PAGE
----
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K-State Today

April 17, 2019

2019 K-State physics doctoral graduate receives prestigious international fellowship to conduct research in Spain

Submitted by Kim Coy

Adam Summers

Adam Summers has been named a winner of a PROBIST Postdoctoral Fellowship. This award is sponsored by the Barcelona Institute of Science and Technology and co-funded through the Marie Skłodowska-Curie Actions and the European Union’s Framework Program for Research and Innovation Horizon 2020 program.

The award provides three years of funding to include salary and relocation expenses. Summers will be hosted by the Attosecond and Ultrafast Optics group of Jens Biegert at the Institute for Photonic Sciences in Barcelona.

As part of the PROBIST fellowship, Summers also will participate in a training program focused on leadership, entrepreneurial skills and technology transfer issues, such as intellectual property, industrial collaborations and spin-off development.

His research in Barcelona will focus on time resolved measurements of the dynamics that occur during quantum phase transitions in correlated systems such as high-temperature superconductors, topological insulators and other novel materials.

"Learning more about interplay between the bulk material and the electron correlation in these systems is critical for advancements in both fundamental science as well as for next generation technologies in computing, energy transport, and ultra-precise light sensing applications," Summers said. "Understanding and describing the fundamental, many-body interactions present in these dynamic quantum phase transitions, particularly how they are initiated, is of immense importance for modern material science."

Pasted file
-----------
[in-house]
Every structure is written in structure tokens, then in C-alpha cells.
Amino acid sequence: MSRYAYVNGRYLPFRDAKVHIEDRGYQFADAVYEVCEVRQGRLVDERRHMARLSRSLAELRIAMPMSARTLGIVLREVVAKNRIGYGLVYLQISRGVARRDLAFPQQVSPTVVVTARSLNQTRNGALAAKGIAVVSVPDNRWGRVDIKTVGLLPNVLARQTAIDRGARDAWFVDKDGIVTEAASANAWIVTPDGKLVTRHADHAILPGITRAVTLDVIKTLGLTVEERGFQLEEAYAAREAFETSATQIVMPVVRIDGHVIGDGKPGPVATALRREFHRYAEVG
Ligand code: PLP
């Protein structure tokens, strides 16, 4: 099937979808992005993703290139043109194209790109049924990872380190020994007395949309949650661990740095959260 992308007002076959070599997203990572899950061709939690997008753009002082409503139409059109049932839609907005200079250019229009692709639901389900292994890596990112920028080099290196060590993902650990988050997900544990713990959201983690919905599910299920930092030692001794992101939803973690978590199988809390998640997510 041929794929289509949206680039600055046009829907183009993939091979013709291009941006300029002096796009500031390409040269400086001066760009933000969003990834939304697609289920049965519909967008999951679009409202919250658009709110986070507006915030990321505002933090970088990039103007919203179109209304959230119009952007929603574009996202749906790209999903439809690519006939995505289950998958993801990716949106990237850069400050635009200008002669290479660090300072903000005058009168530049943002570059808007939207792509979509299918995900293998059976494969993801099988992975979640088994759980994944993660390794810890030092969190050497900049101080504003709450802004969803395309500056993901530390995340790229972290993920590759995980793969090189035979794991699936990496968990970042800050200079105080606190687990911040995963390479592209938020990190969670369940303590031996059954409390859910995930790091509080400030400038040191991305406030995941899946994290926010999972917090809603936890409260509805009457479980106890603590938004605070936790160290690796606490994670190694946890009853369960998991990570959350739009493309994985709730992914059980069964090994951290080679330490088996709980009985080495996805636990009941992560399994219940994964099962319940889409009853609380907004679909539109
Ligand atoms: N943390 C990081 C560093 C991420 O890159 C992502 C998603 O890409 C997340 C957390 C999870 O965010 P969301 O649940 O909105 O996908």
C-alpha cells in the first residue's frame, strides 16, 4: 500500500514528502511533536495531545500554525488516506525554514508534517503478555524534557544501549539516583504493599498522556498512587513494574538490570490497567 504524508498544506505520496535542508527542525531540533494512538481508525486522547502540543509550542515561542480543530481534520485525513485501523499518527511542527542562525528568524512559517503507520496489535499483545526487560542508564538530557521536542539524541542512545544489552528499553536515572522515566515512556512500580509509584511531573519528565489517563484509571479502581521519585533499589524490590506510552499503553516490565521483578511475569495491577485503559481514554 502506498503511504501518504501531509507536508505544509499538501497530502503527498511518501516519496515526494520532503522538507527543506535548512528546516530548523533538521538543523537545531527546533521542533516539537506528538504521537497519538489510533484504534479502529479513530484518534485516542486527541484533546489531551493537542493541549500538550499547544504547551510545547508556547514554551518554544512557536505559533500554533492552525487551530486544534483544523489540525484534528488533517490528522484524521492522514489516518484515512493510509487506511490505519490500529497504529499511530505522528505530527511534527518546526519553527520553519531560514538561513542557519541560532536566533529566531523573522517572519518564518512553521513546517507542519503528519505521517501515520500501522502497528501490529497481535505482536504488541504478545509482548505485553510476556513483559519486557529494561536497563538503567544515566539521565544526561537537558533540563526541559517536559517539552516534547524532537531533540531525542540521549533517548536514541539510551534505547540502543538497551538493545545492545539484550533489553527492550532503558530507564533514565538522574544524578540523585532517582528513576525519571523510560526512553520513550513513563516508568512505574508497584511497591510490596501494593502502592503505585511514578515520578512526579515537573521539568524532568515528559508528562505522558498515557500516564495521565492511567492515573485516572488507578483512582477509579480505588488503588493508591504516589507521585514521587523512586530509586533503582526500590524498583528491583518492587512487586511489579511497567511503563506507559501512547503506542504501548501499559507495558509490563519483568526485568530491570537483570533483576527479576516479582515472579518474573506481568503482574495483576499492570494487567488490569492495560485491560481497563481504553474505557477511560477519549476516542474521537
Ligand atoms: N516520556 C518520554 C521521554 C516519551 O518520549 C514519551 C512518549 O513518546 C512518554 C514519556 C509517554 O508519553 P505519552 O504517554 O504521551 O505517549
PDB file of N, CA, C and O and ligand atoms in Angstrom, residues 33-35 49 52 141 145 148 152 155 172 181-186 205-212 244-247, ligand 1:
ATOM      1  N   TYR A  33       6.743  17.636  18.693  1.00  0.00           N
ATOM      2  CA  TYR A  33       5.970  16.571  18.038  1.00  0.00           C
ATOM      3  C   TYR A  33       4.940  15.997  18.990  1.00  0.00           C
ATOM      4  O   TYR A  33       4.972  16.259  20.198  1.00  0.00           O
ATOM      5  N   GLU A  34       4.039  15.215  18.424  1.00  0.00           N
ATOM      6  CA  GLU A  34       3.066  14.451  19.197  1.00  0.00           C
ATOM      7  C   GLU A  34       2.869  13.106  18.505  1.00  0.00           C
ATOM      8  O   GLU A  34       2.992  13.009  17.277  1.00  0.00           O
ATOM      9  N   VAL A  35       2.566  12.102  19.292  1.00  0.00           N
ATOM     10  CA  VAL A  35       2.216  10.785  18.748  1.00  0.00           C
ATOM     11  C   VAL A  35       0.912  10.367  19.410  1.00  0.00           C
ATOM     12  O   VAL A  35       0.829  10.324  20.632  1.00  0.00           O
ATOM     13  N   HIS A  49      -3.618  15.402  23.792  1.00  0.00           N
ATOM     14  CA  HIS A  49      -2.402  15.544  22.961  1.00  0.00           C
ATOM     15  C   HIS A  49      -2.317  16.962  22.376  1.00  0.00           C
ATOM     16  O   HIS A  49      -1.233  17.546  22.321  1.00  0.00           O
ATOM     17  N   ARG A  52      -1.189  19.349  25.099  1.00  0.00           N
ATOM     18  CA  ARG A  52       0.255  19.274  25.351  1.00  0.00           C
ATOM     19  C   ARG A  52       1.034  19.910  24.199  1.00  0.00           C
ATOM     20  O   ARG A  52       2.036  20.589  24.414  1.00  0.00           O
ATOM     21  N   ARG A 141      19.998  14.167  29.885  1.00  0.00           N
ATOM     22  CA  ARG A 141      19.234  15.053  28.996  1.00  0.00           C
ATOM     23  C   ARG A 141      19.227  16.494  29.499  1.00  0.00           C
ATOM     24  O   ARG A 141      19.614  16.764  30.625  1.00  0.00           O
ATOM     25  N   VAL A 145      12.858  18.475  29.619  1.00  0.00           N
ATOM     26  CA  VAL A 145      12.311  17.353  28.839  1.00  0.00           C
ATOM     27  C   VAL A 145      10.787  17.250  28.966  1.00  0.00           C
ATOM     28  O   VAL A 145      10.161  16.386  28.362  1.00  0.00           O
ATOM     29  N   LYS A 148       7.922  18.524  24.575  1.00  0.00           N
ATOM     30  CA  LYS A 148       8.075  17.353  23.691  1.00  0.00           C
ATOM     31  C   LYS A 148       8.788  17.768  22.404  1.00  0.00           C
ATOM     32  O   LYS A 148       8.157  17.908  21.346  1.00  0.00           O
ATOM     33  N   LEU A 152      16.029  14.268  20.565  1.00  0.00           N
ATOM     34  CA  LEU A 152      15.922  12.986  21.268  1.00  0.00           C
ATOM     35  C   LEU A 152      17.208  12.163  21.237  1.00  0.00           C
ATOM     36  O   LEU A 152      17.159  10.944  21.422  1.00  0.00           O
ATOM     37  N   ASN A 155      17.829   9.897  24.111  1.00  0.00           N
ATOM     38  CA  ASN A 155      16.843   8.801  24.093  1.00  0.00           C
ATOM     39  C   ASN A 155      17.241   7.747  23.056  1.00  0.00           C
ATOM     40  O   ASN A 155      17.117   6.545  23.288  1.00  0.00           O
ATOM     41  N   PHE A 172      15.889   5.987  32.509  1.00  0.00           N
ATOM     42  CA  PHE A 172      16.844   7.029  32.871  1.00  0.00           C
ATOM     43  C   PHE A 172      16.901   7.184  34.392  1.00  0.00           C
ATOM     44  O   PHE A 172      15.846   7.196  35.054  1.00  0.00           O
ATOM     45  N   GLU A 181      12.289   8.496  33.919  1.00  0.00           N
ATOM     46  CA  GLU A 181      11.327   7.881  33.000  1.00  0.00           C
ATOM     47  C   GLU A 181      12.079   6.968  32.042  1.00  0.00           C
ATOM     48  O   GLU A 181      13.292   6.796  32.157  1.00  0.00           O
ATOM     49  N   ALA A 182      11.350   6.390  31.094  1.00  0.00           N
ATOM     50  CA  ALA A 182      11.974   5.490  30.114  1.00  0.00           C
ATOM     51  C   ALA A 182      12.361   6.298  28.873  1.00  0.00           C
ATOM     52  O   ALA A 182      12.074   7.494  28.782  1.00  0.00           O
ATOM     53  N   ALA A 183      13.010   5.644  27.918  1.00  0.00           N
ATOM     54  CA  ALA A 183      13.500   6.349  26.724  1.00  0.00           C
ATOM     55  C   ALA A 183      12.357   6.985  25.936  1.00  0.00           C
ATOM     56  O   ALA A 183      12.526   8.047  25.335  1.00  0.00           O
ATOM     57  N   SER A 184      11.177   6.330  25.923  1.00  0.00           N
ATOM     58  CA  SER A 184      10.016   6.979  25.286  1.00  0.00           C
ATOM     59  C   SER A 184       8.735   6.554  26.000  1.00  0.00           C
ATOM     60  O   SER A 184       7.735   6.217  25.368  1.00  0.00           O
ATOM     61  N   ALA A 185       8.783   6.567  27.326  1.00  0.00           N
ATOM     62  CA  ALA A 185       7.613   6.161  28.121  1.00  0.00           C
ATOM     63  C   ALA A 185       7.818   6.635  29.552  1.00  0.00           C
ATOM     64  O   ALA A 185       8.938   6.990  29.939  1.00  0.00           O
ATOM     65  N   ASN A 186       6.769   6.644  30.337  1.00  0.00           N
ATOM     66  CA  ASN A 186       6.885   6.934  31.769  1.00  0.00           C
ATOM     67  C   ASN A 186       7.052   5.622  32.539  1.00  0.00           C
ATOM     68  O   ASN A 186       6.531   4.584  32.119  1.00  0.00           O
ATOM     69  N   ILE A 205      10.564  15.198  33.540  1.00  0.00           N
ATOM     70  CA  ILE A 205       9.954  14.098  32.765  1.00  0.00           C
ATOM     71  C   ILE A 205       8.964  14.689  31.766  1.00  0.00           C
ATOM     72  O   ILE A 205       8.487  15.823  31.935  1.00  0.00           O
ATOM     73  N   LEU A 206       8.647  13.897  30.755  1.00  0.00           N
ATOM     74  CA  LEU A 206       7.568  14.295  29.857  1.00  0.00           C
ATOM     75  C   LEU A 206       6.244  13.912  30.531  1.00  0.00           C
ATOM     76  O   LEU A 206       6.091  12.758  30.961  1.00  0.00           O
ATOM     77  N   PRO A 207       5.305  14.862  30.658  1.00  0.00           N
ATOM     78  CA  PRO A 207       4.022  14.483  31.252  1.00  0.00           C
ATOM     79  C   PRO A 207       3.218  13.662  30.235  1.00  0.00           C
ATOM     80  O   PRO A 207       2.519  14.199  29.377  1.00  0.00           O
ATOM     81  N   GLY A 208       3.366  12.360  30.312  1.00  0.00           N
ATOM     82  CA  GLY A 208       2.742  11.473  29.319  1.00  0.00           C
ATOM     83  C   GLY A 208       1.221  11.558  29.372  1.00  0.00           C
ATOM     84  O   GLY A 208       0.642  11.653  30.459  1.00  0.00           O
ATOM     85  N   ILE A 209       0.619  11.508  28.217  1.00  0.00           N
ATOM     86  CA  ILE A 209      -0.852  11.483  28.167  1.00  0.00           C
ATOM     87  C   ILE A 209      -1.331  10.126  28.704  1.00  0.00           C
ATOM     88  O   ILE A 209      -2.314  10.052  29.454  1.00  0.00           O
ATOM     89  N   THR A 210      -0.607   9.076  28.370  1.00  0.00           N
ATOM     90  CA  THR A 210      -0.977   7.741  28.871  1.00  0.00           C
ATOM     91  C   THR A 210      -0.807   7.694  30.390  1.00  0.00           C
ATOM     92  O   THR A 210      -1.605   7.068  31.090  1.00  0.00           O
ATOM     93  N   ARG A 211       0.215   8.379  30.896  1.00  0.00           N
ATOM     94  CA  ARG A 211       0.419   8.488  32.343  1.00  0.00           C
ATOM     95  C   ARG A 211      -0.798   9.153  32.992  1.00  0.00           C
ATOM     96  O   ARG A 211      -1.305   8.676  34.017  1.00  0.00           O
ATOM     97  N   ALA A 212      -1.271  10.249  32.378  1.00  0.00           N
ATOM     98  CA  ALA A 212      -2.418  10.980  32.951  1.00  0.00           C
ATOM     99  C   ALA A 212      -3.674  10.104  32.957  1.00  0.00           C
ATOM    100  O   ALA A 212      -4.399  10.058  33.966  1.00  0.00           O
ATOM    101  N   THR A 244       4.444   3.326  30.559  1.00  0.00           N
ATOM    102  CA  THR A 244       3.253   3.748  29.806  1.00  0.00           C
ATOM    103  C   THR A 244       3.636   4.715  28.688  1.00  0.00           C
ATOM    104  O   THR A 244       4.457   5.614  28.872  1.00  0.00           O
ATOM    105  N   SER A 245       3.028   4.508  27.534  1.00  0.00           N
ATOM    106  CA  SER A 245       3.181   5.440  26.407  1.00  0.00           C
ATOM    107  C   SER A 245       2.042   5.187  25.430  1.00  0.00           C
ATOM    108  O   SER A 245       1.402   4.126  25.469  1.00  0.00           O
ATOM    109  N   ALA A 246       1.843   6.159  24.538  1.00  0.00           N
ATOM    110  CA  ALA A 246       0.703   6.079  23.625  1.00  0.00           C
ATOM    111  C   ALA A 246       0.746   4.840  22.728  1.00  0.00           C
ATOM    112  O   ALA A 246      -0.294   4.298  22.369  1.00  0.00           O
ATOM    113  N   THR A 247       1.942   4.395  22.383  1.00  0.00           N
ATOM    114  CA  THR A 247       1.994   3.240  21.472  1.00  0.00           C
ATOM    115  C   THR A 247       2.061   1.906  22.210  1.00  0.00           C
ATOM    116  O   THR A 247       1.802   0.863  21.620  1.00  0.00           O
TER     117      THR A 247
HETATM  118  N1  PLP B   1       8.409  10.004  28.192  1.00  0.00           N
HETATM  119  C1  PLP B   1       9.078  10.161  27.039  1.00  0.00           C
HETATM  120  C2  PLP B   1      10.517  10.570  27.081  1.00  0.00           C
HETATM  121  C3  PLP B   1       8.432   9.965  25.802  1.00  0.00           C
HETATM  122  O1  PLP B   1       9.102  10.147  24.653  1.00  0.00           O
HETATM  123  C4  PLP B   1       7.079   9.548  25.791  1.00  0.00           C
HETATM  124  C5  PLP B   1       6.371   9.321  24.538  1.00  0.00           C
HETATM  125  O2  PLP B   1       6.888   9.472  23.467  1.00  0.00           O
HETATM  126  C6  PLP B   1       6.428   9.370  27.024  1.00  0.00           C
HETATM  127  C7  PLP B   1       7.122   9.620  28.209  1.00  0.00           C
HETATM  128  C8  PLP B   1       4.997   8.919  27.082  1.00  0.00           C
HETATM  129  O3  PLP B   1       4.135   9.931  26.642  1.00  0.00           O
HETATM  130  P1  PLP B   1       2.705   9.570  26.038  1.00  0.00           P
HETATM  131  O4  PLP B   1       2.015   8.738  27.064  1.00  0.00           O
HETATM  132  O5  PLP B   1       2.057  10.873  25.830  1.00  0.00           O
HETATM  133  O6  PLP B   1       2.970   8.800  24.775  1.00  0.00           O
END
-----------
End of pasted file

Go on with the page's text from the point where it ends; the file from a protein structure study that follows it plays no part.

Summers also was recently awarded the Marie Sklodowska-Curie Actions Seal of Excellence, which recognizes the quality and innovation of his proposed research. The seal is an extremely competitive honor. In 2018, less than 14% of applicants were awarded the honor.

"Despite decades of intensive research, many aspects of correlated materials are not well understood," Summers said. "This proposed research takes advantage of recent advancements in the fields ultrafast optics and attosecond science to investigate these systems in a novel and powerful way."

Summers recently completed his doctorate working in the James R. Macdonald Laboratory of the physics department on ultrafast science. He was mentored by Daniel Rolles, K-State, and Carlos Trallero, University of Connecticut.

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